Nelly Bassily | July 7, 2008
In researching this story, we found reports that commercial seed distributors do not reach most of the rural parts of Uganda, and that commercial seed is usually too expensive for small-scale farmers. This is one of the reasons why the success of Bakusekamajja Women’s Development Farmers’ Association in the Iganga District of eastern Uganda has generated a great deal of interest and donor support. As this story explains, members of the group were dissatisfied with the yields produced with traditional maize varieties, and found that these varieties were more susceptible to disease. By using and producing improved seeds, they increased family food security and income, and also made improved seeds more accessible in their area.
While many farmers swear by the effectiveness of improved seeds, and many major development organizations promote their use, not everyone agrees with this approach. There are also farmers and development organizations that believe traditional crops, which have adapted to local conditions over decades or centuries, are more consistently reliable than improved varieties.
To read additional profiles of Bakusekamajja Women’s Development Farmers’ Association in reports on development approaches, visit:
-International Maize and Wheat Improvement Centre (CIMMYT) article “Seed production: Can farmers supply themselves and earn a profit?”: http://www.cimmyt.org/english/docs/ann_report/recent_ar/D_Support/community.htm
-Report to the Swiss Agency for Development and Cooperation “The good seed initiative: Field activities with food insecure farmers in South Asia and East Africa”: http://www.cabi.org/pdf/GSITechnicalReport.pdf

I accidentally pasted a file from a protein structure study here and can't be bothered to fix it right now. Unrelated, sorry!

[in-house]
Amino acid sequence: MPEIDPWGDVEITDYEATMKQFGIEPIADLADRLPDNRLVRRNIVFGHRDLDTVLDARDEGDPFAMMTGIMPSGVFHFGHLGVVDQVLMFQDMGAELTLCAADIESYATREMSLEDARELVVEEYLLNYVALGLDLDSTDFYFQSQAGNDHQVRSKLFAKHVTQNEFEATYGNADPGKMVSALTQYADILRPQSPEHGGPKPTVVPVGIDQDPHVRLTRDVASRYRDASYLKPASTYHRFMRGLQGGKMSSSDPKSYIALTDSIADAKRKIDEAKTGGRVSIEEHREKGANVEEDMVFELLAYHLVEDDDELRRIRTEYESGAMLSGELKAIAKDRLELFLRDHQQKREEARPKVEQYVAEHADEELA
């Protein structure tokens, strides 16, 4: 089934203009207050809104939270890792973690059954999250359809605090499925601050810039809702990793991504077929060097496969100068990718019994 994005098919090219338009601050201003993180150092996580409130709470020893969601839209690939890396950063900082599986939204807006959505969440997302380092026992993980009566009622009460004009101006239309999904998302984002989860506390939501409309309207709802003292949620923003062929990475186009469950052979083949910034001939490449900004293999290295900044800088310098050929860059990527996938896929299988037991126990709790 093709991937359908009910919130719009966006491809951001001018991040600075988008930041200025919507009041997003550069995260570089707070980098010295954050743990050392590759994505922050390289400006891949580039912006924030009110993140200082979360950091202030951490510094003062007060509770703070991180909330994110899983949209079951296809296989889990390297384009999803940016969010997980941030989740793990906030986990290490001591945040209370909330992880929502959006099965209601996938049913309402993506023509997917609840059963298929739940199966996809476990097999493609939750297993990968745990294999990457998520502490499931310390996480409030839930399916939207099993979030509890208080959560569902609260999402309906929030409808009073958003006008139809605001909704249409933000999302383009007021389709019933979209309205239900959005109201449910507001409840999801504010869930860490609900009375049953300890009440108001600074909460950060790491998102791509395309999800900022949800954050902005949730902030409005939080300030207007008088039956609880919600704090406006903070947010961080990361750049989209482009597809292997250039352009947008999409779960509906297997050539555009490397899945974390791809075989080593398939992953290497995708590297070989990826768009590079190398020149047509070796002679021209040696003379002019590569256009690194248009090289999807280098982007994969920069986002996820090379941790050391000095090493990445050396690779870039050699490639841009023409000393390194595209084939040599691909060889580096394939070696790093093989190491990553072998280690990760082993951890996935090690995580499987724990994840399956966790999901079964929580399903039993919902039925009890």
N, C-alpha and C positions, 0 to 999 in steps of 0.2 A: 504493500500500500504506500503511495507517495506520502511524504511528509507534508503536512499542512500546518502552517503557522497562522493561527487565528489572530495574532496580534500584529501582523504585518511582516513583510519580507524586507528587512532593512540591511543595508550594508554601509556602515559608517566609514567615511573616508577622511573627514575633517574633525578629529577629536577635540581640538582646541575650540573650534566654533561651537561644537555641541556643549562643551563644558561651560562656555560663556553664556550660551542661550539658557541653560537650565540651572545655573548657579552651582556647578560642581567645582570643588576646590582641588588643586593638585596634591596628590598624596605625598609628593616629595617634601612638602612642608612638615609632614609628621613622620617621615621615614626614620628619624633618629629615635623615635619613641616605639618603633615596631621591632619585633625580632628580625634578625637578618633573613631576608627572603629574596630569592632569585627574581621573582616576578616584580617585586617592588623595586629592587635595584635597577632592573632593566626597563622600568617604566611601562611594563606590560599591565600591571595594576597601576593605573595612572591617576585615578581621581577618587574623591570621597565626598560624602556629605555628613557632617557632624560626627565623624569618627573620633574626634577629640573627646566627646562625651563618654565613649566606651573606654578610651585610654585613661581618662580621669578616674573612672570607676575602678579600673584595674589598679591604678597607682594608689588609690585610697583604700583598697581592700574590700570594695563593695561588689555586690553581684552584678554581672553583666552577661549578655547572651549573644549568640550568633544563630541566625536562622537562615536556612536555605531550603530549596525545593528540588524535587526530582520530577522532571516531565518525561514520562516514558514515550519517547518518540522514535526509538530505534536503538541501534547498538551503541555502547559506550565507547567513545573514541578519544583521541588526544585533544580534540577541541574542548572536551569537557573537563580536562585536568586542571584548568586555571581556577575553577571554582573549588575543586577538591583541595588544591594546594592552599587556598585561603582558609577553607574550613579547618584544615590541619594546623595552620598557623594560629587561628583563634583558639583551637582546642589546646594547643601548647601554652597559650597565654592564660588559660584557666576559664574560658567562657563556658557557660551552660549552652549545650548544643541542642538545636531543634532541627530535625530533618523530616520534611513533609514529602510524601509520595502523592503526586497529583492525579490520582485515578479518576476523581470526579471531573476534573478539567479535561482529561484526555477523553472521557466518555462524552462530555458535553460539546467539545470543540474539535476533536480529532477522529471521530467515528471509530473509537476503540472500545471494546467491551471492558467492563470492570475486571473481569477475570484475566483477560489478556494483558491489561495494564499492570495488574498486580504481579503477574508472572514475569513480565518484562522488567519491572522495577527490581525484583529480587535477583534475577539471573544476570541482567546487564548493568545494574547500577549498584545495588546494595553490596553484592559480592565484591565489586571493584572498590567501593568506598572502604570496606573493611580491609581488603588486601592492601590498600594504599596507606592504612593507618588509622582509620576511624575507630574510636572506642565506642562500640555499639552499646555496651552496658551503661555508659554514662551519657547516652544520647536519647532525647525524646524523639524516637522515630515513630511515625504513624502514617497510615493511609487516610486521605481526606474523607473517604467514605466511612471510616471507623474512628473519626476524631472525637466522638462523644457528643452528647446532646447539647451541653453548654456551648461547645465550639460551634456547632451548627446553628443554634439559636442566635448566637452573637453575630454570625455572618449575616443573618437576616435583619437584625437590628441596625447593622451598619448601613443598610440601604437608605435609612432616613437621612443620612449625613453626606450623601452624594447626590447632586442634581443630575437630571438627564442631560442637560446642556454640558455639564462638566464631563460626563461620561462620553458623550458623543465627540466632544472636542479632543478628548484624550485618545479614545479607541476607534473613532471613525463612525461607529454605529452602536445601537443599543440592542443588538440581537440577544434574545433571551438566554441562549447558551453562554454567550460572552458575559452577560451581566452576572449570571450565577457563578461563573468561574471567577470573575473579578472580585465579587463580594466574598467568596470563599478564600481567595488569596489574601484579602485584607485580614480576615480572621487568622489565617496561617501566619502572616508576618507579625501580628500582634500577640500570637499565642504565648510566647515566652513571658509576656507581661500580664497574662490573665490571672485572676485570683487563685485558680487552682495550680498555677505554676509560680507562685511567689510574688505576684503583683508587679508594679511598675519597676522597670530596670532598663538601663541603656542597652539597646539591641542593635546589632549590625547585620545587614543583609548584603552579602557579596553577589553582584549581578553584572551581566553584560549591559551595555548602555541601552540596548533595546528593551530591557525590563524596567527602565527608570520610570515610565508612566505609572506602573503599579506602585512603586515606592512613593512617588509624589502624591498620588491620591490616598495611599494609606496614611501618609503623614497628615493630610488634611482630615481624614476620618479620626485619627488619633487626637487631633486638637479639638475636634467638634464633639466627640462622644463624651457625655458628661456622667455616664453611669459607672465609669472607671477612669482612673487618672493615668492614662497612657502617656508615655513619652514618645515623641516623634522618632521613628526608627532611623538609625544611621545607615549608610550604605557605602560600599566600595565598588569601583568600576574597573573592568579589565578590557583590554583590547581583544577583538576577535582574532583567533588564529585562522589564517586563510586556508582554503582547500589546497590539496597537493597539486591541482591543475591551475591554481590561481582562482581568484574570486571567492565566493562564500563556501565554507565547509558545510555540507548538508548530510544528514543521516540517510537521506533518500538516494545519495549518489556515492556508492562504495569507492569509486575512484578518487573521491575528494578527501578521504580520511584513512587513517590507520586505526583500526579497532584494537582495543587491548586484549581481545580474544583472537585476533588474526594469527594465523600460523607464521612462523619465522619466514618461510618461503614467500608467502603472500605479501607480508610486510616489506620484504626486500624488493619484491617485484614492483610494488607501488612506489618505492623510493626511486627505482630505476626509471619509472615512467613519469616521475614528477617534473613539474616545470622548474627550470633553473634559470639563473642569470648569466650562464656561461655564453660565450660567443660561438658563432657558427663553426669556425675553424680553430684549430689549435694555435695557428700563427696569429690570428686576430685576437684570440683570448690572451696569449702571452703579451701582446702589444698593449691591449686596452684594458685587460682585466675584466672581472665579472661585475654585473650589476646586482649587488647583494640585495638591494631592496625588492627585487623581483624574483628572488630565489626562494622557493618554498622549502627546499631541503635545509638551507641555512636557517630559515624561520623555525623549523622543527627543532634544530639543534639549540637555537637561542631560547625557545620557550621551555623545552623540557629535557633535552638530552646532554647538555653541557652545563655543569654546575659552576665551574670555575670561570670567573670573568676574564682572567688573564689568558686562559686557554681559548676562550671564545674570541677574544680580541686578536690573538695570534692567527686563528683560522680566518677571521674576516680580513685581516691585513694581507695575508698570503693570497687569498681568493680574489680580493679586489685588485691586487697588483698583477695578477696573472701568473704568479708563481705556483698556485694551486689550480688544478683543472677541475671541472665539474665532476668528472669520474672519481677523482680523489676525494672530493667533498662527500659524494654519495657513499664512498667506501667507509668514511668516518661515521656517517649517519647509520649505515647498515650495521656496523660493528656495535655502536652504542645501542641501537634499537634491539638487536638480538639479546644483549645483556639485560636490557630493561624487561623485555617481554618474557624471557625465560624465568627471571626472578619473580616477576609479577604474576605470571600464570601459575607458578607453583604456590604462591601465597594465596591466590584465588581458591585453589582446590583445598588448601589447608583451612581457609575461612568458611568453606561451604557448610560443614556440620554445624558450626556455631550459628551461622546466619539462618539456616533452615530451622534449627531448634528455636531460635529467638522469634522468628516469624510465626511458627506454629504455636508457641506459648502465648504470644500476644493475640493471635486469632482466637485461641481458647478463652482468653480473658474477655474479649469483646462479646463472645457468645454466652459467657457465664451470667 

Past FRW stories have looked at the value of both improved and traditional crop varieties. Below are links to a story about Nigerian farmers experimenting with improved millet varieties, and a story about Malian women seed traders who ensure the availability of locally adapted, traditional millet and sorghum varieties:
-“Farmers test best millet varieties for dry conditions” (Issue #6, January 2008)
-“Women traders play crucial role in providing locally adapted seeds” (Issue #9, February 2008)
You may wish to research and report on the experiences of farmers in your area who use improved seed varieties:
-What made the farmers decide to try improved seed varieties? Were they struggling with a pest or disease, or hope to achieve higher yields?
-How do farmers in your area obtain improved seeds? Is it difficult to reach sellers? Are the improved seeds expensive relative to traditional seeds?
-How did they decide which seed variety was best for their farm? Did they carry out field tests, consult local extension officers, etc?
-Do the improved seeds require more or different care or inputs than varieties they used in the past?
-What was the result of using improved varieties, in terms of yield, percentage of loss, return relative to cost of seed, etc?
-Did the farmers experience any unexpected problems with the improved seeds? What did they do to ensure family food security while trying the improved seeds?